Vernacular eloquence: What speech can bring to writing

Vernacular eloquence: What speech can bring to writing. By Peter Elbow. Oxford: Oxford University Press, 2011. Pp. 456. ISBN 9780199782512. $19.95.

Reviewed by David D. Robertson, Spokane, WA

Peter Elbow’s long bibliography of investigations into freewriting culminates in this deeply informed and readable book. Eschewing footnotes and long-form citations for an intentionally personal point of view, he reaches conclusions that are frequently surprising but uniformly well-backed. E deftly summarizes research by scholars like Douglas Biber, Camilla Vasquez, and Wallace Chafe on ‘what’s best in speaking and writing’ (Part 1, especially Ch. 1). He highlights the communicative strengths of each as activities, modalities, and subjects of linguistic analysis, the clearest differences separating spontaneous speech, and planned writing. The fortes of writing (Ch. 2) include preserving utterances, sharing data, doing mathematics, and perceiving speech as an object. The act of speaking excels (Ch. 3) at being easy, getting to the gist, facilitating dialogue, and being inherently satisfying. Detailing the ‘virtues’ of speech (Chs. 4–5), E notes the superiority of speech at connecting with audiences; its freedom from standardized, restrictive syntax, nominalizing tendencies, etc.; and—partly because of intonation—its greater processibility and informational coherency. Ch. 6 argues the book’s core claim, that the ease of speaking can and should help improve people’s performance at the more difficult activity, writing.

Part 2, ‘Speaking onto the page’, carries this theme, referring to M.A.K. Halliday’s ideas of the two modalities as occupying a continuum. Ch. 7 discusses how unrehearsed drafting transfers speech’s strengths onto the academic page; Ch. 8 notes other frequent venues of spontaneous writing: diaries and letters, written exams, and now also blogs and email. In Ch. 9, E pauses to parry objections to harnessing casual speech in writing. Linguists recognize some (‘speaking onto the page will hasten impurity and change in written language’, 191ff); others perhaps less so (‘speech is for everyone, but literacy is an exclusionary club’, 196). E also specifies (in Ch. 10) his awareness that continual revision and editing remain necessary for success with unplanned and strictly formal writing.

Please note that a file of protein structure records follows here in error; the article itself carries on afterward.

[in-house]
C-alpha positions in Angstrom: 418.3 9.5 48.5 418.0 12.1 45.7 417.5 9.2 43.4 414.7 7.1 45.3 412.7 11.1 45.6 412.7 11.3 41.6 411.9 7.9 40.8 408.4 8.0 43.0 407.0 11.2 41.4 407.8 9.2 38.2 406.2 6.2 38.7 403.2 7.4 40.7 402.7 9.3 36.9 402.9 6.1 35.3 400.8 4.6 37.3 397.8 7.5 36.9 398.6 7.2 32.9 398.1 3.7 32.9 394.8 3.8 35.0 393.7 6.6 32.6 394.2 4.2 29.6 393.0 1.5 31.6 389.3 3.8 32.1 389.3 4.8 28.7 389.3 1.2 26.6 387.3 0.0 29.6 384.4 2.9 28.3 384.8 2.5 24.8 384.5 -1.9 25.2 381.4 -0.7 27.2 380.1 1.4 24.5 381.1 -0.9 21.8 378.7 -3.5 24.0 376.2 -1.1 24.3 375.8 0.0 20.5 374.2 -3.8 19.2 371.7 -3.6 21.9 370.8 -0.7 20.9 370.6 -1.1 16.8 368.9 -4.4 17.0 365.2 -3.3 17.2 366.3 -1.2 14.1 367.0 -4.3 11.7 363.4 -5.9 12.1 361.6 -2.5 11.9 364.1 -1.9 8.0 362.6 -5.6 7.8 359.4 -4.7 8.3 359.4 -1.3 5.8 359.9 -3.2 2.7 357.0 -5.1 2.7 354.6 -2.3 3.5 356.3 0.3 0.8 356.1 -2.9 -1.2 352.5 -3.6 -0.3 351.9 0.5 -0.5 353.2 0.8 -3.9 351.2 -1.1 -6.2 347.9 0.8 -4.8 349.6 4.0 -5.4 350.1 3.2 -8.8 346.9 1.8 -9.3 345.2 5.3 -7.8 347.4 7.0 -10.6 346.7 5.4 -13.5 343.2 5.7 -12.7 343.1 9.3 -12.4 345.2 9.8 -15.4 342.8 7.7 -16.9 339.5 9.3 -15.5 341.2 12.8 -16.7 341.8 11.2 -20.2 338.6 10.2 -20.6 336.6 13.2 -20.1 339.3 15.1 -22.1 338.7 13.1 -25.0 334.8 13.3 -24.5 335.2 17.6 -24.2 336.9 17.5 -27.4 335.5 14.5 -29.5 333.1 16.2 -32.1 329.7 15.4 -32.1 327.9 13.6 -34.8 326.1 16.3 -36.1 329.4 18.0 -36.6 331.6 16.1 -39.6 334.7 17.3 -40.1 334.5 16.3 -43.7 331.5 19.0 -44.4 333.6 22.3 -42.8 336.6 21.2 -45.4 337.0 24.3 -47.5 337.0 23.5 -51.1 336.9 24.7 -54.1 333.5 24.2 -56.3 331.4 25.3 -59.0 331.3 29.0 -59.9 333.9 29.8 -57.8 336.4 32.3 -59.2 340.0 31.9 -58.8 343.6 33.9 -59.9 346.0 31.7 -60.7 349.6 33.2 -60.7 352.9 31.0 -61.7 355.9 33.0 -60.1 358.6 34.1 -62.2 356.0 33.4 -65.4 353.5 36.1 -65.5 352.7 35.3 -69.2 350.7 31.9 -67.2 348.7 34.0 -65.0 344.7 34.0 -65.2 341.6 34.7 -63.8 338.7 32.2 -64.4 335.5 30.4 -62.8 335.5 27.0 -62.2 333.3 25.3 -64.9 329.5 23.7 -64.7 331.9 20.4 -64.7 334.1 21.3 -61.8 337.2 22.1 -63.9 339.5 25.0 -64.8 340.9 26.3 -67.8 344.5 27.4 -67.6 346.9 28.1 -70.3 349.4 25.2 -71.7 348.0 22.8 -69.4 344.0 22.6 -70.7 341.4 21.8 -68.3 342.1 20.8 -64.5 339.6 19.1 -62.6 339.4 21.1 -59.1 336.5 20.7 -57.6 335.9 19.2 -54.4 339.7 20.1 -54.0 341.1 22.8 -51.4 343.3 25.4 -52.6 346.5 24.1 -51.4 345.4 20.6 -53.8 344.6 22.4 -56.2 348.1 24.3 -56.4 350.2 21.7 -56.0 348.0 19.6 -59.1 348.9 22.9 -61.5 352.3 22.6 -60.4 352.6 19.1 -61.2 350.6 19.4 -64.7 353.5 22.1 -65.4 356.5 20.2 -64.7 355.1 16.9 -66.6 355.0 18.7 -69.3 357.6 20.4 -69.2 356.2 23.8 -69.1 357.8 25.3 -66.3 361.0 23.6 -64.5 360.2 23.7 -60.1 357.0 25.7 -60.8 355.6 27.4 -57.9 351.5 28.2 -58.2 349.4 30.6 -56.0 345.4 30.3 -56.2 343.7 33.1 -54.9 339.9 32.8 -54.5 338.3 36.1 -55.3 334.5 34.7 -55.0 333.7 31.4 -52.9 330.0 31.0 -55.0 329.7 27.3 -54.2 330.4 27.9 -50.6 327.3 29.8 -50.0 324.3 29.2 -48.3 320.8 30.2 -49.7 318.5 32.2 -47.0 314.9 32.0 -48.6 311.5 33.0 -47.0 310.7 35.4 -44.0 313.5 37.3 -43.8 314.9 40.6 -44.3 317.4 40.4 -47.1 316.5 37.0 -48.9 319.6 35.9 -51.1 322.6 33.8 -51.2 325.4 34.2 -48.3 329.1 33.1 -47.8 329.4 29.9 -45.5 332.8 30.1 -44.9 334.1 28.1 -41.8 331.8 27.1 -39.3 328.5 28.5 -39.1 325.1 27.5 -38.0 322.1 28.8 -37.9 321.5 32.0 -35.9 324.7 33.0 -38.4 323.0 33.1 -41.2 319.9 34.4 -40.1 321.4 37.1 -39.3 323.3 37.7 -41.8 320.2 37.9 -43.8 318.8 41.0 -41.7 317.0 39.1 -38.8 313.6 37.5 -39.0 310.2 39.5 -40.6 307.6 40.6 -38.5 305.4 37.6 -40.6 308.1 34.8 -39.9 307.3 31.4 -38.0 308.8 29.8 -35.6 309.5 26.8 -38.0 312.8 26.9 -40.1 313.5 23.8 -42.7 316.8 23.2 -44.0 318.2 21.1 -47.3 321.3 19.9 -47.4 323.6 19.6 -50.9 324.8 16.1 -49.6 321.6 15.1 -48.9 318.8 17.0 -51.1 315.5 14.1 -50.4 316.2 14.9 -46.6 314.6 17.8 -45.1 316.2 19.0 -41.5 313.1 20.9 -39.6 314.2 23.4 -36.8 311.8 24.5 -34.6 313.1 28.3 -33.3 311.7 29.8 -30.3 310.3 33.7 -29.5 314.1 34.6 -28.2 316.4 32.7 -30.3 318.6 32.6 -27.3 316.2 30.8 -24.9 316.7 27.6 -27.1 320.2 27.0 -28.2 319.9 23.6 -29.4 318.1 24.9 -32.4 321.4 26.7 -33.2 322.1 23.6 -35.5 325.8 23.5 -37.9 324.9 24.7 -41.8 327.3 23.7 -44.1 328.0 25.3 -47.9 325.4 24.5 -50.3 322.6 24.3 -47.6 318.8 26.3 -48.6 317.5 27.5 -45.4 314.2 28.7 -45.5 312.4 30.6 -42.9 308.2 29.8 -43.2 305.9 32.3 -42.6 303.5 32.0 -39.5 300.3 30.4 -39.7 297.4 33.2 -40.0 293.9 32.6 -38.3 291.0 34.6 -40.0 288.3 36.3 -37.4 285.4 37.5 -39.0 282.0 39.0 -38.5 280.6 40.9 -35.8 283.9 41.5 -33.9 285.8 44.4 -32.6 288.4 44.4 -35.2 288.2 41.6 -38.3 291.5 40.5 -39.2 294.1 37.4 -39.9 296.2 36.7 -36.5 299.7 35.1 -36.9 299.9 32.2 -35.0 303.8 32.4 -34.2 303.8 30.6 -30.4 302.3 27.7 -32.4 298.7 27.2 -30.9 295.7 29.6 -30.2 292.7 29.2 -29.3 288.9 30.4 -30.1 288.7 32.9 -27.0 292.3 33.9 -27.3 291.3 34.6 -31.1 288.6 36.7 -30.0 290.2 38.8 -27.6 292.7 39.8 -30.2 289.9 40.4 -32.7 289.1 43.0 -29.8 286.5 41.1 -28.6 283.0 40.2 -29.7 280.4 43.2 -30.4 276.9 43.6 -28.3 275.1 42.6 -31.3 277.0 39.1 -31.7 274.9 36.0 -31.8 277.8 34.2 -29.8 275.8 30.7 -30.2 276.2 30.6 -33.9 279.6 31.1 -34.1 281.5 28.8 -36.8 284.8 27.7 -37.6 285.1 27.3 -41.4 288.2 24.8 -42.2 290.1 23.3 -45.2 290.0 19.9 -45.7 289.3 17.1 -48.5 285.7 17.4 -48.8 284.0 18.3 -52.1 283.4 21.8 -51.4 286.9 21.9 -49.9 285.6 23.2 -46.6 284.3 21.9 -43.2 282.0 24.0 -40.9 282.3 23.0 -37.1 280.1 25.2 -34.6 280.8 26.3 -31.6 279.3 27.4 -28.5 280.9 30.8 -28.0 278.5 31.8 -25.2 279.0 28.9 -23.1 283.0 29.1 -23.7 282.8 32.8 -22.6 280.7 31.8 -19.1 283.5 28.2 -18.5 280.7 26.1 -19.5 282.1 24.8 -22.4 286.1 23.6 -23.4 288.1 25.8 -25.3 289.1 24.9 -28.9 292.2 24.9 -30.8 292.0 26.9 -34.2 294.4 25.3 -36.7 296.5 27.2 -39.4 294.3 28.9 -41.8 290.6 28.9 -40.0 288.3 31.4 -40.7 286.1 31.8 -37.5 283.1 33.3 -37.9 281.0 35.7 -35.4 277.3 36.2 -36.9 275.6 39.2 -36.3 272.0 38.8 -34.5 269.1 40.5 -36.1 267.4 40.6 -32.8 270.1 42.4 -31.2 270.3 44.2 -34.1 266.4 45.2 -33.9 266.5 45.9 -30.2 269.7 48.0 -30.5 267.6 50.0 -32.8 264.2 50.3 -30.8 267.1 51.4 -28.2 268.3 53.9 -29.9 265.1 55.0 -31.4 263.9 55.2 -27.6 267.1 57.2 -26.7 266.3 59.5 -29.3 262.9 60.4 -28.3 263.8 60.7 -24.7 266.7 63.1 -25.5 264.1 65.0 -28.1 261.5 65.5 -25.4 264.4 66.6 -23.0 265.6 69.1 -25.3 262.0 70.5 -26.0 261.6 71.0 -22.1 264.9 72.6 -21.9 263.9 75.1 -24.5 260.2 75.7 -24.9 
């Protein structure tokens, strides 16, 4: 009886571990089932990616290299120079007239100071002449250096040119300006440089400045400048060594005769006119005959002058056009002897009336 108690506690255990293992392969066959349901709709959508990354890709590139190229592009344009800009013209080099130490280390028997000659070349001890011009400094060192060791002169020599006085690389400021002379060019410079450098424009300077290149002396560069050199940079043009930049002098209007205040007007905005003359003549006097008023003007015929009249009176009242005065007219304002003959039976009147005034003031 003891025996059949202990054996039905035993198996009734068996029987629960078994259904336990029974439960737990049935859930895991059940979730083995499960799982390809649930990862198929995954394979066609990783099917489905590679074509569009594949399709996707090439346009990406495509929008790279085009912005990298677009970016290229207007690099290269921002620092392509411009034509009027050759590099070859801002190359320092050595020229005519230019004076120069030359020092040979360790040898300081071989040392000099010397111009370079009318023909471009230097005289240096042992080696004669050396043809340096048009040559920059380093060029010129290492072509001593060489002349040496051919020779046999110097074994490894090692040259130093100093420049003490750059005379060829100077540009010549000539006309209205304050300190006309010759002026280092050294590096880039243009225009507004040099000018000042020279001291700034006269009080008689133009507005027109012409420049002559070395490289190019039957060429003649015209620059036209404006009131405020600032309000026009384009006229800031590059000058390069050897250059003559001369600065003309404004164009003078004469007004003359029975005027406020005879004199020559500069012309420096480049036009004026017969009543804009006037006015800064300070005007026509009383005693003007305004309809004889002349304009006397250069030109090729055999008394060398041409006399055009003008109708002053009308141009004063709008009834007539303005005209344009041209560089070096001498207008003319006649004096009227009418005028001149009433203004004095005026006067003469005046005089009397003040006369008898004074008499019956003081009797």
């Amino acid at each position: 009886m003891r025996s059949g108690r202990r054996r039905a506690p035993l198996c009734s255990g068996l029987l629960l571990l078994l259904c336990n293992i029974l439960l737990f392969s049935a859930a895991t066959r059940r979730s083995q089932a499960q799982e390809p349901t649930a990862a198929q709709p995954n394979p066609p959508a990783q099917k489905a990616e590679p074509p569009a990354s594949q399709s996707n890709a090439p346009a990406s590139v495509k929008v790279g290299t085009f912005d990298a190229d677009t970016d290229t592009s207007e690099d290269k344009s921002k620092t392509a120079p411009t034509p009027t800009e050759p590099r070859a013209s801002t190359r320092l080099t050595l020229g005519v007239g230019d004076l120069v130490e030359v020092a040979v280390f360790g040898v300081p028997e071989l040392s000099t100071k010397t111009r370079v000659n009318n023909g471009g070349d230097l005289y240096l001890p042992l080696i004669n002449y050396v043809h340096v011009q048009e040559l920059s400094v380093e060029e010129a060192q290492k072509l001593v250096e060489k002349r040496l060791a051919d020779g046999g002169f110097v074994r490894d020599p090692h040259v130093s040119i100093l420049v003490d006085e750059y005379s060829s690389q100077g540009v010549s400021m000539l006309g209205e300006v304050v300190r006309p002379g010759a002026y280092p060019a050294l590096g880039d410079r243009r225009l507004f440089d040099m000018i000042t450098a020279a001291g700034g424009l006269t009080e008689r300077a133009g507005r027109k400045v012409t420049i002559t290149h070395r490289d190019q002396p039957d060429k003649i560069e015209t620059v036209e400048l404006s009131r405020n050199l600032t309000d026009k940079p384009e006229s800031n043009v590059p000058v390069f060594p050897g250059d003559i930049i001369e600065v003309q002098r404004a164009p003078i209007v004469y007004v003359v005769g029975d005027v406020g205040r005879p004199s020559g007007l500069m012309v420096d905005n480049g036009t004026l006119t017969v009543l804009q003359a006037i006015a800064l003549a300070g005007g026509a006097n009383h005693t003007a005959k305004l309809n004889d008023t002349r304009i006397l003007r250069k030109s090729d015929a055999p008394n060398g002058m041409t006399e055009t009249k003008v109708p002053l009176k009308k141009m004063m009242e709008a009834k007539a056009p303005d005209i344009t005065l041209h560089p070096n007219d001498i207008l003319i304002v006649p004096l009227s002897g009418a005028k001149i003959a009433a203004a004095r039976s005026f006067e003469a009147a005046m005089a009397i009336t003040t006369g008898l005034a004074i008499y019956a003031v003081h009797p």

Part 3 explores a reverse process. Reading one’s composition aloud is an unimpeachable check for fluency (Ch. 11), exposing the presence or absence of invaluable structures like intonation units, sounds and ‘music’ (Ch. 12). Ch. 13 on punctuation is especially well-researched, meditating on conflicting traditions and misleading assumptions. These can be handled by ‘careful reading aloud and listening’ (Ch. 14), letting one take advantage of the time-bound and -binding qualities of written language (Ch. 15, summarizing in Ch. 16). Part 4 examines writing as a gateway to literacy, considering why high-literacy culture tends to exclude speech (Ch. 17) and optimistically foreseeing changes to the status quo (Ch. 18).

E’s already lively presentation finishes each chapter with an evocative historical ‘Literacy story’. This book as a whole amounts to one keenly engaged observer’s literacy forecast: it concludes that the future promises a decentralized standard of good writing as that which genuinely reaches an audience. That point is well made and sure to inspire many an educator in this exciting and challenging time of flux. Those of us who teach grammar, usage, and composition will find here a sane perspective on hitherto hard and fast rules of English writing.